Yet there are plentiful reserves of raw material. Vast deposits of iron ore exist, as well as limonitic, goethite and pyritic ores. Coal reserves equivalent to 275m tonnes are also deemed adequate to support both power generation and iron and steel production. Kenya’s plentiful reserves of limestone are adequate for both steel and cement production. To strengthen the domestic value chain, the MTDP2 has endorsed development of integrated iron and mini steel mills. South Korean steel manufacturer POSCO has partnered with Kenya Railways’ Numerical Machining Complex to develop the first mini steel mill in Machakos County, near Nairobi.
A comparable opportunity exists for the cement industry. Between 2007 and 2013 Kenyan production capacity rose by 91% to 5m tonnes per annum (mtpa), of which 85% is consumed domestically. Kenyan demand is expected to surpass 100 kg per person in 2014. Chinese-Kenyan consortium Savannah Cement, which has a presence in Ethiopia, Uganda and South Sudan, controlled 8% of the domestic market in 2013, thanks to production from a $114m, 1.5-mtpa plant. Cemtech Kenya, a subsidiary of India’s Sanghi Group, has also invested $137m in a new two-phase 1.2m-mtpa plant in outlying Pokot. Dangote Cement is the latest entrant, announcing a $400m, 5500-mtpa plant in 2014. While Kenya’s production capacity is expected to more than double and reach 11.1m mtpa by 2018, margins for manufacturers remain some of the lowest in the region at $25 per tonne – in large part due to higher power and transport costs.
The outlook for raw materials is encouraging as well, with sizeable sources of limestone and gypsum. Mandera county’s El Wak announced a $23m reserve of gypsum in 2004, and the local government is still seeking multinational assistance in the resource’s exploitation, alongside that of commercially viable reserves of limestone. These are estimated to be larger than neighbouring Turkana and Pokot counties’ 150m tonnes.
While Kenya’s big industry is expected to grow further, the MTDP2 is channelling attention to the micro, small and medium-sized enterprises (MSMEs) that dominate the informal sector. The first attempt to harness the potential of MSMEs was the 1992 Small and Medium Scale Enterprises Sector Policy. Today the MoIED’s MSME division oversees the government’s efforts, including the MTDP2. As with many emerging and frontier markets, the sector is largely unaudited. The direct and indirect contribution of the informal sector in Kenya is substantial, contributing an estimated one-third of GDP and around 80% of jobs created in 2013. However, informal enterprises contribute only around 20% to manufacturing GDP.
Some of the challenges that MSMEs face mirror those of their larger, more formalised counterparts. “Kenya’s MSMEs must be competitive with Chinese and Indian imports. This means addressing shortfalls in infrastructure, such as electricity, transport and market access,” Hezekiah Okeyo, senior assistant director of industries in the MSMEs division, told OBG. “Only by addressing these core issues will Kenyan firms be able to develop a market beyond our borders.” Access to finance is also an issue. Accordingly, “the existing government funding instruments are being consolidated into one fund with a portfolio of up to $230m available to MSMEs at accommodative lending terms,” said Okeyo.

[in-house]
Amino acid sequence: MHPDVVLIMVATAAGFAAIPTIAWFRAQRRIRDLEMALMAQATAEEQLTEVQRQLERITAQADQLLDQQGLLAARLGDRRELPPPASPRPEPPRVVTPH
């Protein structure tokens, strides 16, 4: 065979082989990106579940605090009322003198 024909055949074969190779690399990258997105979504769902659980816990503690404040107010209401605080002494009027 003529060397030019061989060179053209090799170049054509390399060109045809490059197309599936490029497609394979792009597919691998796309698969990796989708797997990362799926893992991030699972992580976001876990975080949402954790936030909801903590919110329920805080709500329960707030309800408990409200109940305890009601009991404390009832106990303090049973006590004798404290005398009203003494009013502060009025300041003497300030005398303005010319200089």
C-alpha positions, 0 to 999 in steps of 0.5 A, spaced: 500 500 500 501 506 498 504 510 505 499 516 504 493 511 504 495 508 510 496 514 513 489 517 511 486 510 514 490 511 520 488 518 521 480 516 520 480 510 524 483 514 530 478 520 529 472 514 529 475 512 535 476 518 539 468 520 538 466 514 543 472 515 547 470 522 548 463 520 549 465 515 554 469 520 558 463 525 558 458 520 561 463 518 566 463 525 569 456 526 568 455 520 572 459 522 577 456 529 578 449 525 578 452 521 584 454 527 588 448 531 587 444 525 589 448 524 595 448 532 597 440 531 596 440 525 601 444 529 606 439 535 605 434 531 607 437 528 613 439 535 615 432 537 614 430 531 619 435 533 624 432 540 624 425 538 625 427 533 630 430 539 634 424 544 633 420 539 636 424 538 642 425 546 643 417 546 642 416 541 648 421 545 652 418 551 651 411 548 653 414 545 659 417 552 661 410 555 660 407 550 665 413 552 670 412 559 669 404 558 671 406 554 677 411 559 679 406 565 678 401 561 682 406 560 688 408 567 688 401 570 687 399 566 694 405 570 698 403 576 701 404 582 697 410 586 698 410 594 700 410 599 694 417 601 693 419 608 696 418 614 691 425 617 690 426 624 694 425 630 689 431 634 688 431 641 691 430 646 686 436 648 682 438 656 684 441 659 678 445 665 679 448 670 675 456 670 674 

The MoIED’s current initiatives build on the legacy of both the 2005 Development of Micro and Small Enterprises for Wealth and Employment policy and the MSE Act of 2012. Public-private partnerships are being pursued, notably through Kenya Industrial Estates, though mentoring programmes have yet to gain traction. Moves to bring MSMEs into the formal economy and create confidence in the market are being supported by the “Buy Kenyan, Build Kenya” policy, which requires 30% of all public procurement to be from MSMEs.
Job creation in the informal sector is arguably higher due to high costs in the formal sector. “Kenya’s labour costs are typically 50% of production costs,” said Gulam. “It will be difficult to both maintain Kenyan industry’s competitiveness and raise salaries in line with expectations, as monthly wages are around double those of competing Asian markets, at $150.” Incremental increases of 14% in 2013 resulted in retrenchment of employees across industry and the closure of one Nairobi textile factory.
To reduce the impact on competitiveness of wage rises, the government aims to improve vocational training and technical skills to boost value addition capacity. It is upgrading facilities at the Kenya Industrial Research and Development Institute, and to boost industrial productivity it has created a multilateral training scheme for engineers and technicians under the Ministry of East African Affairs, Commerce and Tourism. Such upgrades to the domestic skill base are critical as the government moves to grow industries such as pharmaceuticals, backed by the Kenya National Pharmaceutical Policy. In 2014 GlaxoSmithKline announced a $116m investment in manufacturing capacity in Kenya as part of a $216m expansion of facilities in the region.
Although Kenya adapted to export-oriented policies and trade liberalisation recently, it has a number of advantages – including sizeable upstream inputs and a strong transport network – that give it a competitive edge in several industries, including building materials, textiles and agro-industry. The government is keen to improve value addition and reduce informality, which will require tackling structural and regulatory issues, ranging from pricing to import controls. The reform plans on the table have the capacity to do that, and if they are effectively implemented and combined with the rise in public spending and purchasing power, Kenya’s outlook will be very encouraging.